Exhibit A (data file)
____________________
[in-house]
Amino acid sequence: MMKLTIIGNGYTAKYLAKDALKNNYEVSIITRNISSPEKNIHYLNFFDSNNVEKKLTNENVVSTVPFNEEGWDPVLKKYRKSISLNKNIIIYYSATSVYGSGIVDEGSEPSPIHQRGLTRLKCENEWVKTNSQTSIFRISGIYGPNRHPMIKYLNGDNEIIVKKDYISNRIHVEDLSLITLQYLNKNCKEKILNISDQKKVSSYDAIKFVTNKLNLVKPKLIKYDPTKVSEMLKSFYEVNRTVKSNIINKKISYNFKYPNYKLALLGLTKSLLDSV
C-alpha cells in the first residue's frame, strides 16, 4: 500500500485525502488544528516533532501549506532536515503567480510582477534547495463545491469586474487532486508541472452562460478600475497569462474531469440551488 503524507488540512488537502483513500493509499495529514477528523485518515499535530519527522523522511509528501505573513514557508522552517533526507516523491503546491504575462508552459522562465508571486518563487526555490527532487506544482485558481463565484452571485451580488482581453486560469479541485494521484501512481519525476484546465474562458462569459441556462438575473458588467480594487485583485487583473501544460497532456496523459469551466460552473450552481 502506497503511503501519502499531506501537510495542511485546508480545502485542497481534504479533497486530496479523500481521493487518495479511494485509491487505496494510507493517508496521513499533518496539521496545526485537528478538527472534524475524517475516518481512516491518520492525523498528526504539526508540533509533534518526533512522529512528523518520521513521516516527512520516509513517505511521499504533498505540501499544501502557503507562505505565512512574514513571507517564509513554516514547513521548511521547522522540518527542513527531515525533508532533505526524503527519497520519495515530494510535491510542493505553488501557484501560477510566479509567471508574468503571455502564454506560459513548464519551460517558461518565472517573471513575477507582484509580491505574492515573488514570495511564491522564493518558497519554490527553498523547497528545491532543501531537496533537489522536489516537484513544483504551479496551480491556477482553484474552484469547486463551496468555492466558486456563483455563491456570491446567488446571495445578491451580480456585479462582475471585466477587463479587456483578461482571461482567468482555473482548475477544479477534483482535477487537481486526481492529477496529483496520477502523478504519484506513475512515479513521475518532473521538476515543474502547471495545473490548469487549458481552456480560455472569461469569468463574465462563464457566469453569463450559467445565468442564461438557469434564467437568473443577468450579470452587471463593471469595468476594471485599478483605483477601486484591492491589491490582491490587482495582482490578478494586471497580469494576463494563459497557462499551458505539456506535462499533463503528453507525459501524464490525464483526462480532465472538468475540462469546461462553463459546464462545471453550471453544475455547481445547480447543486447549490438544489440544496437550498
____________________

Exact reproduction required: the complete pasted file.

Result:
[in-house]
Amino acid sequence: MMKLTIIGNGYTAKYLAKDALKNNYEVSIITRNISSPEKNIHYLNFFDSNNVEKKLTNENVVSTVPFNEEGWDPVLKKYRKSISLNKNIIIYYSATSVYGSGIVDEGSEPSPIHQRGLTRLKCENEWVKTNSQTSIFRISGIYGPNRHPMIKYLNGDNEIIVKKDYISNRIHVEDLSLITLQYLNKNCKEKILNISDQKKVSSYDAIKFVTNKLNLVKPKLIKYDPTKVSEMLKSFYEVNRTVKSNIINKKISYNFKYPNYKLALLGLTKSLLDSV
C-alpha cells in the first residue's frame, strides 16, 4: 500500500485525502488544528516533532501549506532536515503567480510582477534547495463545491469586474487532486508541472452562460478600475497569462474531469440551488 503524507488540512488537502483513500493509499495529514477528523485518515499535530519527522523522511509528501505573513514557508522552517533526507516523491503546491504575462508552459522562465508571486518563487526555490527532487506544482485558481463565484452571485451580488482581453486560469479541485494521484501512481519525476484546465474562458462569459441556462438575473458588467480594487485583485487583473501544460497532456496523459469551466460552473450552481 502506497503511503501519502499531506501537510495542511485546508480545502485542497481534504479533497486530496479523500481521493487518495479511494485509491487505496494510507493517508496521513499533518496539521496545526485537528478538527472534524475524517475516518481512516491518520492525523498528526504539526508540533509533534518526533512522529512528523518520521513521516516527512520516509513517505511521499504533498505540501499544501502557503507562505505565512512574514513571507517564509513554516514547513521548511521547522522540518527542513527531515525533508532533505526524503527519497520519495515530494510535491510542493505553488501557484501560477510566479509567471508574468503571455502564454506560459513548464519551460517558461518565472517573471513575477507582484509580491505574492515573488514570495511564491522564493518558497519554490527553498523547497528545491532543501531537496533537489522536489516537484513544483504551479496551480491556477482553484474552484469547486463551496468555492466558486456563483455563491456570491446567488446571495445578491451580480456585479462582475471585466477587463479587456483578461482571461482567468482555473482548475477544479477534483482535477487537481486526481492529477496529483496520477502523478504519484506513475512515479513521475518532473521538476515543474502547471495545473490548469487549458481552456480560455472569461469569468463574465462563464457566469453569463450559467445565468442564461438557469434564467437568473443577468450579470452587471463593471469595468476594471485599478483605483477601486484591492491589491490582491490587482495582482490578478494586471497580469494576463494563459497557462499551458505539456506535462499533463503528453507525459501524464490525464483526462480532465472538468475540462469546461462553463459546464462545471453550471453544475455547481445547480447543486447549490438544489440544496437550498